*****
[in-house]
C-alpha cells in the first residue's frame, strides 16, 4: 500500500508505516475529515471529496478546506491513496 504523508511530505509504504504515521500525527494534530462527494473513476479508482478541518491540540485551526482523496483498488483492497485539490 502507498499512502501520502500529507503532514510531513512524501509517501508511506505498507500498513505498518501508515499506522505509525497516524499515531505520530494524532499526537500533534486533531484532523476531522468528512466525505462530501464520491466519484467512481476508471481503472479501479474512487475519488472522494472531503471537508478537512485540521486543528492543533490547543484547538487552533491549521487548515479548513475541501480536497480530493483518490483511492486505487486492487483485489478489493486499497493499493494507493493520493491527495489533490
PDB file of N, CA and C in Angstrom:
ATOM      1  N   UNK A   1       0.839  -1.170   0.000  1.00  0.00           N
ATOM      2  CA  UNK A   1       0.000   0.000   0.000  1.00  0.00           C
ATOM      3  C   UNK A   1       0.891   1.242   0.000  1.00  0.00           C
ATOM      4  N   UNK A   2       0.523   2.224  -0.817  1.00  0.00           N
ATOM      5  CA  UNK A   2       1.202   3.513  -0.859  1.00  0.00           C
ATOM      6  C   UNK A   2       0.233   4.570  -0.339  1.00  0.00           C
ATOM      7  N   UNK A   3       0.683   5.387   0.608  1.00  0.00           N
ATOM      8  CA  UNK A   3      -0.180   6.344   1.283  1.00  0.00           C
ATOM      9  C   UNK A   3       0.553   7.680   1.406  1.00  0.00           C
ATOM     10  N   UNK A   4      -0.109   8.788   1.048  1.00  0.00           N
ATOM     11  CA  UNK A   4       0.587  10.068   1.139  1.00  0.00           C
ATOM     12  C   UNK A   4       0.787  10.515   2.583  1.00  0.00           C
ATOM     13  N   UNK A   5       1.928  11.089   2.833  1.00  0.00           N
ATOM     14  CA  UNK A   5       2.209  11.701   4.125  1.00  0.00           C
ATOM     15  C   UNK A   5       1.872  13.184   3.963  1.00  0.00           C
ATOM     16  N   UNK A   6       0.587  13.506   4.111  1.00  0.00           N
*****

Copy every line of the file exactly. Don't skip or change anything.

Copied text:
[in-house]
C-alpha cells in the first residue's frame, strides 16, 4: 500500500508505516475529515471529496478546506491513496 504523508511530505509504504504515521500525527494534530462527494473513476479508482478541518491540540485551526482523496483498488483492497485539490 502507498499512502501520502500529507503532514510531513512524501509517501508511506505498507500498513505498518501508515499506522505509525497516524499515531505520530494524532499526537500533534486533531484532523476531522468528512466525505462530501464520491466519484467512481476508471481503472479501479474512487475519488472522494472531503471537508478537512485540521486543528492543533490547543484547538487552533491549521487548515479548513475541501480536497480530493483518490483511492486505487486492487483485489478489493486499497493499493494507493493520493491527495489533490
PDB file of N, CA and C in Angstrom:
ATOM      1  N   UNK A   1       0.839  -1.170   0.000  1.00  0.00           N
ATOM      2  CA  UNK A   1       0.000   0.000   0.000  1.00  0.00           C
ATOM      3  C   UNK A   1       0.891   1.242   0.000  1.00  0.00           C
ATOM      4  N   UNK A   2       0.523   2.224  -0.817  1.00  0.00           N
ATOM      5  CA  UNK A   2       1.202   3.513  -0.859  1.00  0.00           C
ATOM      6  C   UNK A   2       0.233   4.570  -0.339  1.00  0.00           C
ATOM      7  N   UNK A   3       0.683   5.387   0.608  1.00  0.00           N
ATOM      8  CA  UNK A   3      -0.180   6.344   1.283  1.00  0.00           C
ATOM      9  C   UNK A   3       0.553   7.680   1.406  1.00  0.00           C
ATOM     10  N   UNK A   4      -0.109   8.788   1.048  1.00  0.00           N
ATOM     11  CA  UNK A   4       0.587  10.068   1.139  1.00  0.00           C
ATOM     12  C   UNK A   4       0.787  10.515   2.583  1.00  0.00           C
ATOM     13  N   UNK A   5       1.928  11.089   2.833  1.00  0.00           N
ATOM     14  CA  UNK A   5       2.209  11.701   4.125  1.00  0.00           C
ATOM     15  C   UNK A   5       1.872  13.184   3.963  1.00  0.00           C
ATOM     16  N   UNK A   6       0.587  13.506   4.111  1.00  0.00           N